Last year's chemical spill into the Elk River in West Virginia, coal ash spill in the Dan River near Danville, and train derailment into the James River in Lynchburg prove that accidents happen. The risks posed by toxics jeopardize the quality of our water sources and our health.
Two pending bills, SB 771 and 1071, would make it easier to identify hazardous waste sites in Virginia and strengthen state's ability to protect your water and other valuable resources.
Here are some of the bills that we are tracking in the 2015 Virginia legislative session:
Healthy Rivers are vital to protect drinking water sources and improve the quality of wildlife habitats.
In 2012, when Duke Energy’s Dan River coal-fired power plant in Eden, North Carolina was retired, many local residents may have thought that they were now free of the plant’s worst pollution. Unfortunately, plants of this type can leave a lasting pollution legacy, including coal ash waste which can remain toxic for decades. At the Dan River plant the coal ash was stored in an unlined pond on the edge of the Dan River.
In February 2014, a storm water pipe under the pond broke, draining toxic coal ash into the Dan River. By the time the pipe had been sealed a week later, 27 million gallons of slurry and 80,000 tons of coal ash had been dumped into the river, causing untold economic and environmental damage. The Dan River supplies drinking water to the town of Danville, just across the border in Virginia.
In 1983, 1987 and 2000, Maryland Governors and their counterparts in Virginia, the District of Columbia and other jurisdictions in the Chesapeake Bay Watershed signed formal agreements that set timelines for cleaning up the Bay. The most recent agreement called for deadlines that were to be met by 2010. That deadline will not be met.
Baltimore Officials Lead on Water
On September 9, while the U.S. House was voting 262-152 to block the U.S. Environmental Protection Agency and Army Corps of Engineers from fixing the Clean Water Act so small streams and wetlands are once again protected, Baltimore took a strong stand for clean water. Baltimore City Council members voted unanimously for a resolution supporting EPA’s clean water rule.
The Council’s decisive action shows that these local officials, at least, understand that small streams and wetlands are “vital to the health of Baltimore’s drinking water,” says Clean Water Action’s Andy Galli. Once EPA’s proposal is finalized, 835 miles of streams and other surface waters flowing into the Baltimore area will benefit, along with “100 percent of Baltimore residents, who get at least some of their drinking water from sources affected by these streams,” Galli says. Read more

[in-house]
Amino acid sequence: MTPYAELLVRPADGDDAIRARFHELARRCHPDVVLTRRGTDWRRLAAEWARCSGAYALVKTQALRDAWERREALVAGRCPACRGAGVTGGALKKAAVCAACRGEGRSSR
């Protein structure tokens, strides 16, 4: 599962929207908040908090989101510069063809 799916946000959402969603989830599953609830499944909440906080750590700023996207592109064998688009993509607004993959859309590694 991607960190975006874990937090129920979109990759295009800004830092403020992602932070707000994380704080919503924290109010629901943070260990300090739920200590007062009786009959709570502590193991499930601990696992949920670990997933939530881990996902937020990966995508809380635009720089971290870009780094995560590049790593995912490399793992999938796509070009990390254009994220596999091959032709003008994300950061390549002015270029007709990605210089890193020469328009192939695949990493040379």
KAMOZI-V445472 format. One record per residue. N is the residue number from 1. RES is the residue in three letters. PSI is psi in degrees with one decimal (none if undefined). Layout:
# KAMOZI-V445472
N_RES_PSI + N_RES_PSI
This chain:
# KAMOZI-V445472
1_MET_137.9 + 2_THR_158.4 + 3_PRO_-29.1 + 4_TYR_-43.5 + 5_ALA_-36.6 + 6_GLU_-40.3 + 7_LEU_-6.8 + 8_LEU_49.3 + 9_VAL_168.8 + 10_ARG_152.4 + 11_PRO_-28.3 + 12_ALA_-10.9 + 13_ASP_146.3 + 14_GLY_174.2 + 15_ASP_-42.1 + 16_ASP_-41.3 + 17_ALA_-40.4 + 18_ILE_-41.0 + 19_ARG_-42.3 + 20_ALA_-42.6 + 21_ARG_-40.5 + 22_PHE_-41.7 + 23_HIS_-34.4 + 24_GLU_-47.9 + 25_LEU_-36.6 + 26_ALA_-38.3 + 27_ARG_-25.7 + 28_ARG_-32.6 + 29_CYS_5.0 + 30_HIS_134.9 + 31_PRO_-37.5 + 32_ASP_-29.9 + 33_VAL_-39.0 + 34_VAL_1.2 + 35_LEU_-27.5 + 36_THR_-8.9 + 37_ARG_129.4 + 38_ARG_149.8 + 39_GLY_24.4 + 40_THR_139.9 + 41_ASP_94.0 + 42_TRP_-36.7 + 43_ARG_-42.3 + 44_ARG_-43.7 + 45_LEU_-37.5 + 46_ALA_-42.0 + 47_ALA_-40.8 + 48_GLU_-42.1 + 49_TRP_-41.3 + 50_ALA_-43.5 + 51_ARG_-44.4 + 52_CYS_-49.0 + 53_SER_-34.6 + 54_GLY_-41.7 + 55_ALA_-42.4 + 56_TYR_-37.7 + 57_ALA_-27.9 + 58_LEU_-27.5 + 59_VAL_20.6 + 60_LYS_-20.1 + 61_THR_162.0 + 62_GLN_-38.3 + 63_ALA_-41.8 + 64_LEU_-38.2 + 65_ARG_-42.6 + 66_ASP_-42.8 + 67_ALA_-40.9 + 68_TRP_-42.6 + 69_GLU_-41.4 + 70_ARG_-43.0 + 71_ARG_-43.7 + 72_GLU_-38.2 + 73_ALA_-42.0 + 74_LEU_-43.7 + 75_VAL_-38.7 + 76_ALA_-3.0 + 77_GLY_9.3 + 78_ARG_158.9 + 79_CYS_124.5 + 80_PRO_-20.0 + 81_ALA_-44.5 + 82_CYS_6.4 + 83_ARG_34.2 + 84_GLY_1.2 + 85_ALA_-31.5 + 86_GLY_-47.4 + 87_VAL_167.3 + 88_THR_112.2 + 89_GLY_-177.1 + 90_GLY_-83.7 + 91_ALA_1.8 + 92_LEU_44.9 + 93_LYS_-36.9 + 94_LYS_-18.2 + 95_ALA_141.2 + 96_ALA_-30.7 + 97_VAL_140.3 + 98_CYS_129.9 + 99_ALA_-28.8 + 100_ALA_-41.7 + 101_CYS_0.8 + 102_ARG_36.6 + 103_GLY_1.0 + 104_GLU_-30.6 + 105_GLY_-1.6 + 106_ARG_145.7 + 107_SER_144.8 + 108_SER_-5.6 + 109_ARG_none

“[We] support the proposed Definition of “Waters of the U.S.” Under the Clean Water Act and urge the Environmental Protection Agency and Army Corps of Engineers to finalize these important protections for our nation’s water resources,” said Mayor William D.
Council's Science-Based Vote a Water Protection Landmark
Montgomery County’s Ten Mile Creek has been called the “last best creek.” It feeds the Little Seneca Reservoir which supplies emergency drinking water for more than 4.3 million DC area residents. The creek is at the center of a pristine and sensitive natural resource area in the northern part of the county and has long been threatened by short-sighted development proposals.
The Save Ten Mile Creek Coalition together with Clean Water Action scored a major victory this April, when the Montgomery County Council voted unanimously for responsible limits on new development in area. The Council’s April 1 action thwarted developers’ latest plans, which would have paved over more than 150 acres. Read more
Clean Water Action is the nation’s largest grassroots group focused on water, energy and environmental health. Clean Water Action’s 1 million members participate in Clean Water Action’s programs for clean, water, prevention of health-threatening pollution, and creation of environmentally-safe jobs and businesses. Clean Water Action’s nonpartisan campaigns empower people to make democracy work.